What Is Mind-wandering?

Mind-wandering, or daydreaming, is reduced attention to external stimuli and active focus on internal events and thoughts. It can be either intentional, used for constructive purposes, or unintentional when it disrupts focus and leads to procrastination. It diverts a part of your working memory to think about other things and concerns while trying to perform the task, slowing progress.

Mind-Wandering vs Daydreaming

Daydreams are a similar term because they happen when an individual’s mind wanders. Daydreaming involves visual imaginations of the self in the future, present, or past, and attention shifts to these thoughts instead of the primary task. It often occurs in individuals with SCT as they tend to distract themselves from tiring tasks.

Sluggish Cognitive Tempo vs ADHD

Sometimes, it is possible for individuals with predominantly inattentive ADHD to exhibit a subset of symptoms like mental fogginess and sedentary behavior associated with SCT. But, despite the overlap in these two conditions, which makes it difficult for sluggish cognitive tempo to get official recognition, they are distinct. For instance, a meta-analysis [3*] done by Becker et al. through studying 19,000 children and adults determined that ADHD symptoms were different from those of SCT.

Proponents argue for SCT’s official recognition and the need for an official diagnosis that will make it easier for individuals with SCT to get the help they need, including therapy and proper medication. However, critics dismiss the condition stating that it can lead to wrong medical prescriptions.

ADHD Symptoms vs SCT Symptoms

Here is a list of symptoms of both inattentive ADHD and sluggish cognitive tempo.

Symptoms

ADHD

SCT

Short attention span

Poor attention to detail

Failure to finish tasks

Does not listen carefully when spoken directly

Poor organization skills

Avoiding tasks that require lots of mental work

Forgetfulness

Multiple distractions from extraneous stimuli

Sleepiness

Laziness

Easily confused

Daydreaming

Note that the manifestations may vary and indicate different mental disorders. Only a healthcare provider can assess your inattentive symptoms comprehensively and make a correct diagnosis.

Our healthcare providers are ready to examine your symptoms online and develop an individual treatment plan.

SCT Causes

Why do people get affected by sluggish cognitive tempo? What is the underlying reason behind the sluggish behavior and daydreaming? Unfortunately, the general causative reasons have not yet been found. Only a handful of studies have been conducted regarding the condition, and more research needs to be done regarding its etiology.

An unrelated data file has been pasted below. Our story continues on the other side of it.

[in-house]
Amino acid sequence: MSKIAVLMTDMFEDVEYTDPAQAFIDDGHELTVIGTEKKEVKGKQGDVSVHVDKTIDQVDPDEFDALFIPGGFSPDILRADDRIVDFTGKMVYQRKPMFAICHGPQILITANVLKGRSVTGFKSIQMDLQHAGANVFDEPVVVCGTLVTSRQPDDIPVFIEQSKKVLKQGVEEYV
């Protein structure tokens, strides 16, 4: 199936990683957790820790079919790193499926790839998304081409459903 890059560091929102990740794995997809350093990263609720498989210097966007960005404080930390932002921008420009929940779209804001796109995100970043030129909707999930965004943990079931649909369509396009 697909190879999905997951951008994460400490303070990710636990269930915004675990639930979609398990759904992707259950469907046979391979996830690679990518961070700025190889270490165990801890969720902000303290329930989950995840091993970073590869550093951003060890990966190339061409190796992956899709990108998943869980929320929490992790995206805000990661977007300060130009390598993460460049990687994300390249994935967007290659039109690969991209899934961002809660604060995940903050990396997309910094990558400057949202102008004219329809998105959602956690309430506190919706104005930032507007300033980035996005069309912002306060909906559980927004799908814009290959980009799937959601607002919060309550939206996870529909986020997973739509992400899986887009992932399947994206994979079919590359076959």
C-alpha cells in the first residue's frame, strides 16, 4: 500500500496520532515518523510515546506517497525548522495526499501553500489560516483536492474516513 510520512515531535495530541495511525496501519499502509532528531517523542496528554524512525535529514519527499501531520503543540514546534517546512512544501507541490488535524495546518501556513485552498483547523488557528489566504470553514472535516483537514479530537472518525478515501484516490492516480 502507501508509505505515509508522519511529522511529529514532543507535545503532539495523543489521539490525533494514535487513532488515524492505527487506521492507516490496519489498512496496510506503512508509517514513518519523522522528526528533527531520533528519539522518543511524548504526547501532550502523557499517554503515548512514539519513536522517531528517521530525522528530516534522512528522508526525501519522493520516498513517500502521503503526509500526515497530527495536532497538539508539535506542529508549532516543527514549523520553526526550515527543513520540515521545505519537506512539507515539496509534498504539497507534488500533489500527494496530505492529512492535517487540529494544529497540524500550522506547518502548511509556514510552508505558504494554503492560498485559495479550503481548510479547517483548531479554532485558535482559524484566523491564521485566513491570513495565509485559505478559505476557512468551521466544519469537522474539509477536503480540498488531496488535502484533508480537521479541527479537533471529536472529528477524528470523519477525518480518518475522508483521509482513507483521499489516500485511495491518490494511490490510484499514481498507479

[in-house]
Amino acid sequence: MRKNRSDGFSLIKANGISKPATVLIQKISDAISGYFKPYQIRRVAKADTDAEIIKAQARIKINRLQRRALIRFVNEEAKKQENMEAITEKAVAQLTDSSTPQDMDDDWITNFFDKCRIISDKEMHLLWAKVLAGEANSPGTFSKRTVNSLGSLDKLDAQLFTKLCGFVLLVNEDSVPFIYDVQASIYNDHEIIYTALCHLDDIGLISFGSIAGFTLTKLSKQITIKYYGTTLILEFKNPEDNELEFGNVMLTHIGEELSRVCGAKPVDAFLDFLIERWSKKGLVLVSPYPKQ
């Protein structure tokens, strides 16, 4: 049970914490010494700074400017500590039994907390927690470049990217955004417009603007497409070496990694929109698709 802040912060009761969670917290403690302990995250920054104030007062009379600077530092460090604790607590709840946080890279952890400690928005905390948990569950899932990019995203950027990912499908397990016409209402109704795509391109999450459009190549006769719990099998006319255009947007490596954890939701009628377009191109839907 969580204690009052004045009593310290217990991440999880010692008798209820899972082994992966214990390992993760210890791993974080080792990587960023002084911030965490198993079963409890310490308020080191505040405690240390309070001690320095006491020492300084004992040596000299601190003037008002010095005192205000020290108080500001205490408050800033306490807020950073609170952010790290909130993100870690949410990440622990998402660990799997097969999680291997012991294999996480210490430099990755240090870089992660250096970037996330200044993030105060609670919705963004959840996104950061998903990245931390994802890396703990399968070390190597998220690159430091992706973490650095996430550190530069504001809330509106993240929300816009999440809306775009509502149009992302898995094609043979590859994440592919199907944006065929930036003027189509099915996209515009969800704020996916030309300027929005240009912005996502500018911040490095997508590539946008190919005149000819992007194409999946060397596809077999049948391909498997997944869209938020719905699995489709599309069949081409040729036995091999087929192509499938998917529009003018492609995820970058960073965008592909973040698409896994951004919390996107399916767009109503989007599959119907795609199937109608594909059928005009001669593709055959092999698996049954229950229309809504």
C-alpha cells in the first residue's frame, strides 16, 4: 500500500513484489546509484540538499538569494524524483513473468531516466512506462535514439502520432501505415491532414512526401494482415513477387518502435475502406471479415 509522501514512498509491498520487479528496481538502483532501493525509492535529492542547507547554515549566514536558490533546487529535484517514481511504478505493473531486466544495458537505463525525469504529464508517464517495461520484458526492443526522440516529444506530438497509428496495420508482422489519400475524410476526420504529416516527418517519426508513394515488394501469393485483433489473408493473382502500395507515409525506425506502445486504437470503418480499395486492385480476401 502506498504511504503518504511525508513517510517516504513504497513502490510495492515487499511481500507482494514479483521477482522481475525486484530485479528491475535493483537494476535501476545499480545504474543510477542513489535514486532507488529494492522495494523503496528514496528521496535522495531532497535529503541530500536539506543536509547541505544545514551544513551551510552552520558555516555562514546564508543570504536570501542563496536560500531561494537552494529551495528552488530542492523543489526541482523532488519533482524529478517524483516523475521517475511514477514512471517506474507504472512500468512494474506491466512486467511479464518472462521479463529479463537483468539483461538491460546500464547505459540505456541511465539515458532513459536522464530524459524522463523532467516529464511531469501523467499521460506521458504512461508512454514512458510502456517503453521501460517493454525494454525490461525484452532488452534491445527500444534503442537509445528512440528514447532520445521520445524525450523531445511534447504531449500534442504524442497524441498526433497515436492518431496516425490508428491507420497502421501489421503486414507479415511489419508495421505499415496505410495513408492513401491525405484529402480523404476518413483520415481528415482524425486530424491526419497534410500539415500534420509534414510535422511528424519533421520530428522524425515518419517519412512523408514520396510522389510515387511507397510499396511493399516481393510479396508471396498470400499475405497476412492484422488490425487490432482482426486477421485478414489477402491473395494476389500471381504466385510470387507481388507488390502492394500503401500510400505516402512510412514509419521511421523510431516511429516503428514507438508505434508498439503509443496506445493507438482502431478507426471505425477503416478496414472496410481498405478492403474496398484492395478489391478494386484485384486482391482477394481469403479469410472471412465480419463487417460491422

It’s been noted that there are various causes for each case, and they involve both environmental and non-environmental factors. Let’s review the most common ones below.

Heredity

Heredity is a potential cause of SCT, but there isn’t much evidence. For example, a study [4*] conducted by Moruzzi et al. in 2013 tabled some evidence on the possibility of heredity, but it was limited by the short number of symptoms used to identify SCT. So, while it can be heritable or genetically influenced, it is also likely to involve a more significant contribution of environmental factors.

Prenatal Exposure to Alcohol

Alcohol affects developing fetuses in many ways, and one of them involves their cognitive development. The research found an increase [5*] in sluggish cognitive tempo in children who had experienced prenatal alcohol exposure.

Brain Structure and Function

More research needs to be done regarding SCT’s neurobiology. However, some studies [6*] show the symptoms of this condition can be associated with altered anatomy of the frontal lobe. Also, research states that these alterations are different from those usually related to ADHD.

Acute Lymphoblastic Leukemia

Some evidence [7*] suggests a higher rate of SCT in survivors of acute lymphoblastic leukemia, a type of blood cancer. This correlation could be partly or wholly explained by radiation treatments that affect the individual’s brain. People receiving such treatments are at risk of developing neurocognitive problems compared to those who only receive chemotherapy. They may develop symptoms like motor skill problems, a slow processing speed, and attention difficulties.

Problematic Childhood

Environmental factors like problematic childhood have been known to play a role in mental deficiencies. In this case, a child could choose to dissociate themselves from environments that they may perceive as too stressful. They focus their thoughts on other events as a defense mechanism.

How Is It Diagnosed?

Since SCT isn’t included in the DSM, psychiatrists and psychologists are extra careful while assessing inattentive symptoms because it can be a sign of different mental disorders. There are standardized diagnostic tools and scales they could use to measure an individual’s symptoms and diagnose a specific condition.